Children's Literature - Peg Glisson
When a lion walks into the library, surprising patrons and uptight staff member Mr. McBee, librarian Miss Merriweather is content to "leave him be" since he is not breaking any rules. He wanders around, settling in at story time, where he roars when story time is over for the day. Miss Merriweather comes running, admonishing him about following the library rules. Chastised, he returns early the next day and soon becomes Miss Merriweather's helpful assistant and a favorite of the young patrons—but not Mr. McBee. When Miss Merriweather falls off her chair and breaks an arm, lion roars to bring Mr. McBee to her assistance and then banishes himself for breaking the rules. His absence extends for days, leading Mr. McBee to search the city for the lion and convince him to come back, assuring him that sometimes it is all right to break a rule. Hawkes' warm acrylic and pencil illustrations bring an old fashioned look to the book. His library is a blend of old and new—computers and a card catalog. Both Miss Merriweather and Mr. McBee are somewhat stereotyped, but that works in this gentle story. Their expressive faces and the lion's regal yet friendly stance will draw in readers who hopefully, like lion, will want to explore the many treasures to be found in the library.
School Library Journal
PreS-Gr 2-Miss Merriweather, head librarian and decorum-keeper, first meets Lion when he saunters past his stone counterparts and into the stacks. Scowling circulation assistant Mr. McBee seems intent on having the enormous cat ejected, but his boss declares that as long as he breaks no rules, he is welcome. The beast does misbehave though, roaring loud displeasure when storytime ends. At Miss Merriweather's reprimand, the contrite-looking lion promises to reform. In fact, he becomes something of a fixture in the building, dusting with his tail, licking envelopes, and serving as a stepstool for small patrons. Everyone appreciates him-except Mr. McBee. When Lion lets out another tremendous "RAAAHHHRRR!," the man bursts into Miss Merriweather's office to snitch-and there he finds her in distress, having fallen from a stool and broken her arm. Lion, la Lassie, has saved the day, but he is so chagrined by his own rule-breaking behavior that he doesn't return to the library. People miss him. Even Mr. McBee. A feel-good ending and a reminder that "Sometimes, there is a good reason to break the rules" bring the story to its most-satisfactory conclusion. Hawkes's deft acrylic-and-pencil pictures have appeal for generations of library lovers. They are rich with expression, movement, and detail. The lordly, lovable lion is a masterful mix-regal beast and furry friend-and the many human characters are drawn with animation and emotion. This winsome pairing of text and illustration is a natural for storytime and a first purchase for every collection.-Kathy Krasniewicz, Perrot Library, Old Greenwich, CT Copyright 2006 Reed Business Information.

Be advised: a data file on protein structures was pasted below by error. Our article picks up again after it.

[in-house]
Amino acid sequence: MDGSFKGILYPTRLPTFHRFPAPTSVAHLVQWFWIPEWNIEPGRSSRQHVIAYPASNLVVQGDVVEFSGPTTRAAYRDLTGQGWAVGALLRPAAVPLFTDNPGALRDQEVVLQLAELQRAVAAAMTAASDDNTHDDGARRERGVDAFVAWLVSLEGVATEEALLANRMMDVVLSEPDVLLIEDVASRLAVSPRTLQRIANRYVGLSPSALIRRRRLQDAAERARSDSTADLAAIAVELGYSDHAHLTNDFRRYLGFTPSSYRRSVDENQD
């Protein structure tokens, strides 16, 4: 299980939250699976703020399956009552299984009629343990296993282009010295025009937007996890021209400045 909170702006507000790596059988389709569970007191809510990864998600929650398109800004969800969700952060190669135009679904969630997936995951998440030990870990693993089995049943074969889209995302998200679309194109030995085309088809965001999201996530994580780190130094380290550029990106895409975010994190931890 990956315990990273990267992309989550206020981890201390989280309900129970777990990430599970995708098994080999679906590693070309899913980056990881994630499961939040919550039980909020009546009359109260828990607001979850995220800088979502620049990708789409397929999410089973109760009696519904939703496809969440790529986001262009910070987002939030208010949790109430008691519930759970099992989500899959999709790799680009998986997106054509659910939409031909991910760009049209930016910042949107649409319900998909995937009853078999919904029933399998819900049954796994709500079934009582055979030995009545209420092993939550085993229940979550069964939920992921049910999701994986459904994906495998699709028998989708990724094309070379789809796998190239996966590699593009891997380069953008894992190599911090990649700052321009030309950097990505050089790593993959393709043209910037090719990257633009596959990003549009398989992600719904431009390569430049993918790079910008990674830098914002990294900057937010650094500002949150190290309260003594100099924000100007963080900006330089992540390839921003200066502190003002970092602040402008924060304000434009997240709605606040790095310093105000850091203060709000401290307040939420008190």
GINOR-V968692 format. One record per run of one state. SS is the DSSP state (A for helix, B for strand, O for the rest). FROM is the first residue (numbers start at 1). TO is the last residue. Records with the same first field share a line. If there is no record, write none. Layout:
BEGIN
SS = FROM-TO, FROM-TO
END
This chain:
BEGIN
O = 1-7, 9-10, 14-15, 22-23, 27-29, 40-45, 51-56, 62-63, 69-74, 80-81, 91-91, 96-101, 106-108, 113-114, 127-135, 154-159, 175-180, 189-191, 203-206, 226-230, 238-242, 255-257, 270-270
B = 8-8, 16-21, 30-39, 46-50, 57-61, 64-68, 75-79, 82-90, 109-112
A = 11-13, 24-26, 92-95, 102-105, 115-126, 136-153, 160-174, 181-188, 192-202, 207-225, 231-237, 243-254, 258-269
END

Kirkus Reviews
Knudsen and Hawkes pick a perfect setting to express the idea that breaking rules can sometimes be a good thing. When a lion wanders into a small town public library the Head Librarian, Miss Merriweather, brushes off the protestations of her realistically officious colleague Mr. McBee and allows it to stay-so long as it keeps quiet, doesn't run and makes itself useful cleaning books and licking envelopes while waiting for storytime to begin. Anxious-looking patrons of all ages quickly become accepting ones in Hawkes's soft toned watercolors, and if Miss Merriweather's hair and dress seem a bit stereotypical, occasional CRT monitors balance glimpses of rubber date stamps and a card catalog in his gracious, old style interiors. When Miss Merriweather takes a fall, the lion roars to attract help, then slinks out in shame-but McBee redeems himself by bustling out into the rain to inform the offender that Exceptions to the Rules are sometimes allowed. Consider this a less prescriptive alternative to Eric A. Kimmel's I Took My Frog to the Library (1990), illustrated by Blanche Sims-and it doesn't hurt that the maned visitor is as huge and friendly looking as the one in James Daugherty's classic Andy and the Lion. (Picture book. 6-8)

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Product Details

Candlewick Press
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Product dimensions:
8.80(w) x 10.20(h) x 0.20(d)
470L (what's this?)
Age Range:
4 - 8 Years